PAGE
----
"How do I choose the best sunscreen for my kids?" is one of the most common questions I get in the office each summer. As parents, we always want to do what's best for our children, and most of us by now have heard that excess sun exposure causes skin cancer. Over the past few years, conflicting messages have emerged from some media sources and websites regarding whether or not sunscreens are safe. As a dermatologist and a mother of two young children, this issue is very dear to me, and I'd like to address some of the misinformation out there by writing about this topic, and by helping you select the best sun protection for your little ones.Read More
Toronto Dermatologist Dr. Michelle Levy’s dermatology blog.
Are sunscreens safe? Every year at this time I start to field questions like these. Much of this appears to stem from the Environomental Working Group’s annual report on sunscreens, in which they describe the “dangers” of using various sunscreen ingredients. Their website is rife with graphic, red and orange hazard signs, as well as health warnings, features that lead some of their visitors to the very mistaken conclusion that sunscreens are somehow more dangerous than sun exposure.Read More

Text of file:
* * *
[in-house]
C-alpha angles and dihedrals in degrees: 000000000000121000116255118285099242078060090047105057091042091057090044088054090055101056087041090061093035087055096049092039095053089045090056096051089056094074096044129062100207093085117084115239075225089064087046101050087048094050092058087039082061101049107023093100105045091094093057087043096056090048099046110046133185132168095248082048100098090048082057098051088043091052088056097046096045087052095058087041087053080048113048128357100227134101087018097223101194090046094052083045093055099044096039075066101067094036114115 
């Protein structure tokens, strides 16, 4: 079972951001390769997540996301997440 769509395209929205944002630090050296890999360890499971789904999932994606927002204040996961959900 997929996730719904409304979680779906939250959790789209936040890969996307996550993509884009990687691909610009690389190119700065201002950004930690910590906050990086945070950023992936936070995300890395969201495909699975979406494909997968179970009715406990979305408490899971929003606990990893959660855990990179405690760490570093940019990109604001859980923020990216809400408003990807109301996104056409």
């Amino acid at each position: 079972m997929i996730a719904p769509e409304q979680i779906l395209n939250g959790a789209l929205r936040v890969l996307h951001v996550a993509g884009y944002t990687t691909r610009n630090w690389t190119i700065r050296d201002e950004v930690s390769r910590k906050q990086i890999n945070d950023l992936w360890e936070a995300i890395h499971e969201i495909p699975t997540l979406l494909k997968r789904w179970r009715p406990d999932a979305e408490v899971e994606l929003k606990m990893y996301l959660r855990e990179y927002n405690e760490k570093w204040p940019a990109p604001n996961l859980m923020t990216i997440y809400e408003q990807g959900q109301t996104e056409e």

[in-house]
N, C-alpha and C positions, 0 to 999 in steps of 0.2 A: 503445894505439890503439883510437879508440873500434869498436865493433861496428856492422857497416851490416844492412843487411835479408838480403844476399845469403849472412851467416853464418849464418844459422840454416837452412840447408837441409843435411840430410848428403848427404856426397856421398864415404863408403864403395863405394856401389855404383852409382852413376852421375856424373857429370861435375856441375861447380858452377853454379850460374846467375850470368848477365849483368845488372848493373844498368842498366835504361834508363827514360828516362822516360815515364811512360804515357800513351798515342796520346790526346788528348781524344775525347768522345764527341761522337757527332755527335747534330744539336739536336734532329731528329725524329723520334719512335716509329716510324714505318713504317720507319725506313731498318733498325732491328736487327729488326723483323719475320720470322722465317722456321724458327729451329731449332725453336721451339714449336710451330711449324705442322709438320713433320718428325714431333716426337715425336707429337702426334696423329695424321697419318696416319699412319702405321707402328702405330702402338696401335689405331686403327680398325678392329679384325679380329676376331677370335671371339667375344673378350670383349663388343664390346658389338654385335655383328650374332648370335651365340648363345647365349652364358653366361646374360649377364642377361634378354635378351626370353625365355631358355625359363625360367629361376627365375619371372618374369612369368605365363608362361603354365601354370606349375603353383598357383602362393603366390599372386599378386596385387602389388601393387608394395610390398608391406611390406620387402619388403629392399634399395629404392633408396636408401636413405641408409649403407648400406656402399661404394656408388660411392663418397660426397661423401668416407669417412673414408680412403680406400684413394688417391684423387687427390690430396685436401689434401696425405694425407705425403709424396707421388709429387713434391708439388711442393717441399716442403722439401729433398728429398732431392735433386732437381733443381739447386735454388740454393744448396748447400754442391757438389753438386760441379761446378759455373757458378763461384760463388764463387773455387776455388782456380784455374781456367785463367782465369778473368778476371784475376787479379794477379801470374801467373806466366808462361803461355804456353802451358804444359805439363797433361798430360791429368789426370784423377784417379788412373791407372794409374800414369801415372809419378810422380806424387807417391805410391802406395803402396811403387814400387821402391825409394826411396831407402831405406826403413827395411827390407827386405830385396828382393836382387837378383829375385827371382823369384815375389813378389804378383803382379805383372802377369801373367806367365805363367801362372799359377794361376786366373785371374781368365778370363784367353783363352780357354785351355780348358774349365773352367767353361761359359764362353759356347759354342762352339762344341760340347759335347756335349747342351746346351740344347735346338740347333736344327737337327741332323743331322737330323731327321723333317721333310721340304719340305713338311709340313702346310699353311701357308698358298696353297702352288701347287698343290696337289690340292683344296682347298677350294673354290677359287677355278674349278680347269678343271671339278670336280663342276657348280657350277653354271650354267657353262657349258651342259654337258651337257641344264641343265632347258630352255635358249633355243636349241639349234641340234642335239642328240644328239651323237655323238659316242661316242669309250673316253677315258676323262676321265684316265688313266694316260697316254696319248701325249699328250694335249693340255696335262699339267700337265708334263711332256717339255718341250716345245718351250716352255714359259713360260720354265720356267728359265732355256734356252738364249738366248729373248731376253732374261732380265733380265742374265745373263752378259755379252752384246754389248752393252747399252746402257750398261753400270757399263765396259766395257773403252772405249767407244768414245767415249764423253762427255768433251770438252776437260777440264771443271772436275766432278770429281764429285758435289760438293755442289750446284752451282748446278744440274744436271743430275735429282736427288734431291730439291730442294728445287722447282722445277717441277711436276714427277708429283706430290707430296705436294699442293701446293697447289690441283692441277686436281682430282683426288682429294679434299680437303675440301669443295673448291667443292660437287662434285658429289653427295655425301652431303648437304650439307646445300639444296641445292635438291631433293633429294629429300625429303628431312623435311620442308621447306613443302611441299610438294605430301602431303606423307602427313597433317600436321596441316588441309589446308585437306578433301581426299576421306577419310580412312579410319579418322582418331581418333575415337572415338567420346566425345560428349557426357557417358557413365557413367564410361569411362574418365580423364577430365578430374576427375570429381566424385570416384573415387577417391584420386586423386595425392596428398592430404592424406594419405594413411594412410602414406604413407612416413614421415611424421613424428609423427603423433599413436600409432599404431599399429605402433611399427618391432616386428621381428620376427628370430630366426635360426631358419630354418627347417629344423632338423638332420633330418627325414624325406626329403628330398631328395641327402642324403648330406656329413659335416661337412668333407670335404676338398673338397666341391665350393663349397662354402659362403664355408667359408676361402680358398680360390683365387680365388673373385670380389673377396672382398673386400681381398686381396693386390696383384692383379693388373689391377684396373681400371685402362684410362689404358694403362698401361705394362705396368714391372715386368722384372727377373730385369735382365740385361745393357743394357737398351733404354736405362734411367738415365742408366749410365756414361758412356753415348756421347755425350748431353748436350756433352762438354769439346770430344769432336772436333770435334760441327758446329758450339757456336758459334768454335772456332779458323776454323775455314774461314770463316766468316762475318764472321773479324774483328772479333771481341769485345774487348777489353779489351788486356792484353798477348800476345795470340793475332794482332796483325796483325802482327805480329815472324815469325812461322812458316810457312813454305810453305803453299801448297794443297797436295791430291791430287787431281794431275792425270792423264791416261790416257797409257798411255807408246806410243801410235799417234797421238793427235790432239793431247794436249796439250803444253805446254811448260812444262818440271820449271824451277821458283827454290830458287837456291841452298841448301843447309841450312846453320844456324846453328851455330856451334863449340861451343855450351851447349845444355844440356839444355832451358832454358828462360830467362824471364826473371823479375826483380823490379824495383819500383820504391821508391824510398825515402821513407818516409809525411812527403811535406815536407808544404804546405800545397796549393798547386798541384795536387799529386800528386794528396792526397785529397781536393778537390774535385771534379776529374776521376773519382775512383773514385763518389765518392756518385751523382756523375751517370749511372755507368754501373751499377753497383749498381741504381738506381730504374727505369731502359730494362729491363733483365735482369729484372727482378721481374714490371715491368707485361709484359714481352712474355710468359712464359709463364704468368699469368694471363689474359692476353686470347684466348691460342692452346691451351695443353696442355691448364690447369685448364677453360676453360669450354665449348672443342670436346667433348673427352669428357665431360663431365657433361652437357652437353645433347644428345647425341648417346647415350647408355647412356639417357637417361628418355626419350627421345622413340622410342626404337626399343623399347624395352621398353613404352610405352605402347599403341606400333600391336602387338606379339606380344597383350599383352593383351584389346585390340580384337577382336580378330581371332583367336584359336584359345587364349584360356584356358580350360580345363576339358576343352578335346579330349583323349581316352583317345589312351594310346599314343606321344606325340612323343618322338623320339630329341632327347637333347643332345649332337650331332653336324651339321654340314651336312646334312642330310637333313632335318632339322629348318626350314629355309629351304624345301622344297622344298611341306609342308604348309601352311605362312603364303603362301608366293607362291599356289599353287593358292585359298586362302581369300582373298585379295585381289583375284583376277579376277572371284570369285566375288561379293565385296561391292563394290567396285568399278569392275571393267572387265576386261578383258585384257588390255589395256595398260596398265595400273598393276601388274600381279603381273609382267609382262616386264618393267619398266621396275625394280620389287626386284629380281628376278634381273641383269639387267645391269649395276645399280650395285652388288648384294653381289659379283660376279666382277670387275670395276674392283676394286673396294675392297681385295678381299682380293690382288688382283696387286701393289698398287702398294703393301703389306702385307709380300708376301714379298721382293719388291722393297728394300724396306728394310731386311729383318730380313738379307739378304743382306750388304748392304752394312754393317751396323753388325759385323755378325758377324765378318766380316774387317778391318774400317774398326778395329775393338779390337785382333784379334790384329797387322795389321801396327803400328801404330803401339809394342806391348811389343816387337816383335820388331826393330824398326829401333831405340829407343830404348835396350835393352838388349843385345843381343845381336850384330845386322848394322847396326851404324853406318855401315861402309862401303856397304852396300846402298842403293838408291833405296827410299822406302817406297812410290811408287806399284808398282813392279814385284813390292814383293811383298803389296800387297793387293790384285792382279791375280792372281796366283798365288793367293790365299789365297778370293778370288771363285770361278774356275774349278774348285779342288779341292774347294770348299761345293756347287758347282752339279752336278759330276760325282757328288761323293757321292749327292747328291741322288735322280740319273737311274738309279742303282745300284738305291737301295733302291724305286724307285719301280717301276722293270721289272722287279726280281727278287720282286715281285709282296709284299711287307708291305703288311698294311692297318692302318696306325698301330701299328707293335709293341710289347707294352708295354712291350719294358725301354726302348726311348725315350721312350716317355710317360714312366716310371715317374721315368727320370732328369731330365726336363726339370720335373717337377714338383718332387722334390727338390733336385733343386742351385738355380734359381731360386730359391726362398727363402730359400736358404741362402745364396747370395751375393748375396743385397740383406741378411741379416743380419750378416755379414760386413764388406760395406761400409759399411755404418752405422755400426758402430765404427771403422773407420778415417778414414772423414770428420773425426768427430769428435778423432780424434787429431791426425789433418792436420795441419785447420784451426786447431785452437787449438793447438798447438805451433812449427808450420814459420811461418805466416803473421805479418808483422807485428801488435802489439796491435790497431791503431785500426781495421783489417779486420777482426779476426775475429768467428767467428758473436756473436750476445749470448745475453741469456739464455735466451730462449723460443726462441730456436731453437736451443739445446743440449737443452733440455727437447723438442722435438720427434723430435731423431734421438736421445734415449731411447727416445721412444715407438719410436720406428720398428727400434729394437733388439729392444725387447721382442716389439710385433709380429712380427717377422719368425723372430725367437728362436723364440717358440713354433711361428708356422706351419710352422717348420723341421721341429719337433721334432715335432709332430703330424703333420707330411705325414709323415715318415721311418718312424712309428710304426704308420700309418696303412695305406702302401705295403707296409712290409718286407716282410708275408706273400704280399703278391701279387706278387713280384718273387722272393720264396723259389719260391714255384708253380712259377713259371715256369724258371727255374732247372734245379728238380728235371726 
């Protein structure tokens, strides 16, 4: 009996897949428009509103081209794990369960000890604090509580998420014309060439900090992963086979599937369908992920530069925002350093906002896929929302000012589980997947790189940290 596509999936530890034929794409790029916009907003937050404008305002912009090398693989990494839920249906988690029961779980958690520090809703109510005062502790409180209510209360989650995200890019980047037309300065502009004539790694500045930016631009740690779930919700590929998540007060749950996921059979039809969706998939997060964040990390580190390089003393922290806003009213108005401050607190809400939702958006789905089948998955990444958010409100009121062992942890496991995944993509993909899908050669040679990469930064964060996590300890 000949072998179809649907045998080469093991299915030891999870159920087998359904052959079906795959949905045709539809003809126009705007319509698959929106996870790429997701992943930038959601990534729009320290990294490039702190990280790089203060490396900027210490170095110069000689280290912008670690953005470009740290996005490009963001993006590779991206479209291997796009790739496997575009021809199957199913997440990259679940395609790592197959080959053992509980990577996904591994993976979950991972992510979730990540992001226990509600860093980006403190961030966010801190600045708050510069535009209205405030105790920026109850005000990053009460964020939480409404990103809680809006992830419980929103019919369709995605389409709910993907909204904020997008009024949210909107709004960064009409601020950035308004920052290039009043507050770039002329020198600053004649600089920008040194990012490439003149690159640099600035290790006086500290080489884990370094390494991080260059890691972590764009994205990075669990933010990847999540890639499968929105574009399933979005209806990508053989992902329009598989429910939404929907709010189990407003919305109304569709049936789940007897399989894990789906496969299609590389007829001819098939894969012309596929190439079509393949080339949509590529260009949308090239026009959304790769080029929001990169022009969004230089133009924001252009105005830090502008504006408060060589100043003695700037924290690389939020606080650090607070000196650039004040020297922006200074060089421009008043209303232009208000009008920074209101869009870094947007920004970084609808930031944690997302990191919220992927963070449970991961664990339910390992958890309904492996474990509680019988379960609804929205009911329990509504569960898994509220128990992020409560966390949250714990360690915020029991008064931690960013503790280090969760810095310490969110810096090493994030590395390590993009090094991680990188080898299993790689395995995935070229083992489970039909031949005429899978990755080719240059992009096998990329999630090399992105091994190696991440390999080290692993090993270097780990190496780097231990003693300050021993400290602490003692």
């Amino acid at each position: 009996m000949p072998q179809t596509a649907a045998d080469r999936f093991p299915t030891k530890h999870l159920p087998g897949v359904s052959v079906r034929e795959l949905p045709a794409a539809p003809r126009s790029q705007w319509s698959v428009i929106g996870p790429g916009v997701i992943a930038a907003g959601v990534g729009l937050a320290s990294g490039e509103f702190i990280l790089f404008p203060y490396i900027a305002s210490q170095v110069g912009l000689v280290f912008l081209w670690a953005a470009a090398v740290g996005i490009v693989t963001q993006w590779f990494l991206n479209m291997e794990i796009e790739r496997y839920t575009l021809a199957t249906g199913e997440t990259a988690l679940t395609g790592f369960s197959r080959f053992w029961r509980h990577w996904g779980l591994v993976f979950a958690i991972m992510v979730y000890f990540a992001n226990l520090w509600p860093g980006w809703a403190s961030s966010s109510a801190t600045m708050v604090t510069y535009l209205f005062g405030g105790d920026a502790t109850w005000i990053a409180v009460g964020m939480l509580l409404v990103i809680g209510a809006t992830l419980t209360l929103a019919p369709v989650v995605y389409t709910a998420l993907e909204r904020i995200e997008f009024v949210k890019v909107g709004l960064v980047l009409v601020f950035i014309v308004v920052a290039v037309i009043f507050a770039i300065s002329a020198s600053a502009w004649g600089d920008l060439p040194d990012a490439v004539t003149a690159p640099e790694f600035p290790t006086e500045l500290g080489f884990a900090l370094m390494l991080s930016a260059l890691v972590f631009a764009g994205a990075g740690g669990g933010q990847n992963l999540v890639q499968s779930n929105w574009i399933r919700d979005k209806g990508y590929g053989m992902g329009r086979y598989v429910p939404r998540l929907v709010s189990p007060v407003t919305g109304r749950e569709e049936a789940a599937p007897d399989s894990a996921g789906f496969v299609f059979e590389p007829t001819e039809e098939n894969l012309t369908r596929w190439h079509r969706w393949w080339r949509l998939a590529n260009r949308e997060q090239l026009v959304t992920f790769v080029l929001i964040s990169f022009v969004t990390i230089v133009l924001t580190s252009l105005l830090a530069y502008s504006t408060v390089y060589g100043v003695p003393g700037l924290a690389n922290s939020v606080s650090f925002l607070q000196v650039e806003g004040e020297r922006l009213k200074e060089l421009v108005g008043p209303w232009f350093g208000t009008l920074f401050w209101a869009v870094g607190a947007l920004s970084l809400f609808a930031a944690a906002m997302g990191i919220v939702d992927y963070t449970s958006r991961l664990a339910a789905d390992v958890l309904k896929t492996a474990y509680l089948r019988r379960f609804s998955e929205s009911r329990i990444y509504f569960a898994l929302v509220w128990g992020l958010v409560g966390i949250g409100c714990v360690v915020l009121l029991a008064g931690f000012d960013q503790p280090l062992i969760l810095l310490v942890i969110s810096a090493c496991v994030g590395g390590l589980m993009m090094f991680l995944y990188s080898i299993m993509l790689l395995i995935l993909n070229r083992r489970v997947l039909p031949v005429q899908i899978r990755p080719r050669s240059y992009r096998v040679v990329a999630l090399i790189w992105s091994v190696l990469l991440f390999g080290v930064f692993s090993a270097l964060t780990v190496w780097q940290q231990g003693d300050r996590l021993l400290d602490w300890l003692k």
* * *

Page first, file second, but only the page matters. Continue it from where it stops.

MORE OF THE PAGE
SPF stands for Sun Protection Factor. It is primarily a measurement of the protection a sunscreen provides against ultraviolet B (UVB) radiation. An SPF is the ratio between the time it takes for the skin to redden or sunburn to start (known as the MED or minimal erythema dose) in skin protected with sunscreen and the MED in unprotected skin. For example, if it takes 20 minutes to develop redness without sunscreen, a sunscreen with an SPF of 15 might prevent reddening for 15 times as long...about 5 hours.Read More